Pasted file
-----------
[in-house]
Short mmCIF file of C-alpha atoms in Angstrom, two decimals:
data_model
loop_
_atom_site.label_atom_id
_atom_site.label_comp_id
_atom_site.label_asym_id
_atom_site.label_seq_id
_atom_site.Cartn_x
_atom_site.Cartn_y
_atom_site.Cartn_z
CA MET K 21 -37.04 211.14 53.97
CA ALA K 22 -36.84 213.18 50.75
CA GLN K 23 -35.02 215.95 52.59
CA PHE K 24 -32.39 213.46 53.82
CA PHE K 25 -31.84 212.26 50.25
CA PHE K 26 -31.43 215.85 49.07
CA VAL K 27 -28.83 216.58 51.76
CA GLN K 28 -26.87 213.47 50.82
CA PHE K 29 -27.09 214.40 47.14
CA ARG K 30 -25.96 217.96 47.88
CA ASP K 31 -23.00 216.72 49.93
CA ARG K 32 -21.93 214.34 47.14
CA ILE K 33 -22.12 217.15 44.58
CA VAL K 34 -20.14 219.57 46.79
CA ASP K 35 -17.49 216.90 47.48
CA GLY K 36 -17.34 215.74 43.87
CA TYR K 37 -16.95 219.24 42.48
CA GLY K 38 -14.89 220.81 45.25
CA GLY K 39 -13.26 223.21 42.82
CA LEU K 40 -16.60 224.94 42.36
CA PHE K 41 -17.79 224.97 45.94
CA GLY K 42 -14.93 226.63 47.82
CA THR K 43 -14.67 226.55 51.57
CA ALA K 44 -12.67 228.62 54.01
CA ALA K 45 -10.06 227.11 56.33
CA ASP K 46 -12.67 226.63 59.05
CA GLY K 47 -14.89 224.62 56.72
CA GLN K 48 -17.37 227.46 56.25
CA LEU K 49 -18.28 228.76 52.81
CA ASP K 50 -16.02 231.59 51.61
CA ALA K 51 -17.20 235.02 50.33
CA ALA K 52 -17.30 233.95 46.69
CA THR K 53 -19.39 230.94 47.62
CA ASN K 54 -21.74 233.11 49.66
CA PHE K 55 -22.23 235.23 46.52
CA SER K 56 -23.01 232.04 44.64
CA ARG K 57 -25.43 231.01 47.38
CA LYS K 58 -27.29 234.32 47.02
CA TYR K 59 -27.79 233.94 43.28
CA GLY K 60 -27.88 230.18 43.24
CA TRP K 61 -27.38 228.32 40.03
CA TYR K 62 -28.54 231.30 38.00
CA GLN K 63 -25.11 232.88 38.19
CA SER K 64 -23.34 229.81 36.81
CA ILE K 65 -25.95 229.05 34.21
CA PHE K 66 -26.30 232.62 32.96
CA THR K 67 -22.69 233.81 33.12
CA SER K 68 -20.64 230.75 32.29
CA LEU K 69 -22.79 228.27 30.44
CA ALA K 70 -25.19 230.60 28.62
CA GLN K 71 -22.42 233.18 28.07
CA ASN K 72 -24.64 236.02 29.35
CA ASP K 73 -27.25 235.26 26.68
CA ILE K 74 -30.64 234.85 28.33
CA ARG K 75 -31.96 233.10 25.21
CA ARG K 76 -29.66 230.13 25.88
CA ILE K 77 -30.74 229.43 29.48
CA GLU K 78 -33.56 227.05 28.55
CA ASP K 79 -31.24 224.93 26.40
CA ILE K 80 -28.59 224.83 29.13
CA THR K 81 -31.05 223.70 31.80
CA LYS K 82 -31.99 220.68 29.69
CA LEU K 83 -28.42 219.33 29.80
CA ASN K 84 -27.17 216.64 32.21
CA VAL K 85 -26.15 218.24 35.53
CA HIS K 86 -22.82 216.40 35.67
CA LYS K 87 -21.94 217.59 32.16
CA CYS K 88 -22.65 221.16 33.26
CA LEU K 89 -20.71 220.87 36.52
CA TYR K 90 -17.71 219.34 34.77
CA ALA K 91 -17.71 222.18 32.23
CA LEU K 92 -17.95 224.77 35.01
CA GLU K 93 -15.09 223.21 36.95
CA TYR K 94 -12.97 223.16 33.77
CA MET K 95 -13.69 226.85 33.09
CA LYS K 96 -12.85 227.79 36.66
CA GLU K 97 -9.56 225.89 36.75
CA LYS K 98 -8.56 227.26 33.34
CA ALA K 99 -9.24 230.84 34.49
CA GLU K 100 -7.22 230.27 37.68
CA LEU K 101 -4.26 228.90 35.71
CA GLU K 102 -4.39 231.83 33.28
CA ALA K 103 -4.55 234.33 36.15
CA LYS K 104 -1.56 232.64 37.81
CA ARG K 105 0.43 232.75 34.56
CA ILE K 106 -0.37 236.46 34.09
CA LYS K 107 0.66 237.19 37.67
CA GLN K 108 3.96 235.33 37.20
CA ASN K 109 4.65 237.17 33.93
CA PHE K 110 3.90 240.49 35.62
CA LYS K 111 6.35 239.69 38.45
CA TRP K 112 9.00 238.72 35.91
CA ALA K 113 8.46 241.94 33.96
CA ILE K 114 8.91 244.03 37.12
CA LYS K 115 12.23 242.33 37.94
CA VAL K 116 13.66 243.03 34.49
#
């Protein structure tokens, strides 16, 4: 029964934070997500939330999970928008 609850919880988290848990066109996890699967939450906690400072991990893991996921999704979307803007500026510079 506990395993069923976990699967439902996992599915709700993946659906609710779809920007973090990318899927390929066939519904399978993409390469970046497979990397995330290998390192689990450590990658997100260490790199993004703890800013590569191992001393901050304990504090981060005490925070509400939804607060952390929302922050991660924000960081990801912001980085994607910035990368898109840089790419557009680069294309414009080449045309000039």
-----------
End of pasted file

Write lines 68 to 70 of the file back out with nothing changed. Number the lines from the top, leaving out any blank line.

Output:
CA ILE K 77 -30.74 229.43 29.48
CA GLU K 78 -33.56 227.05 28.55
CA ASP K 79 -31.24 224.93 26.40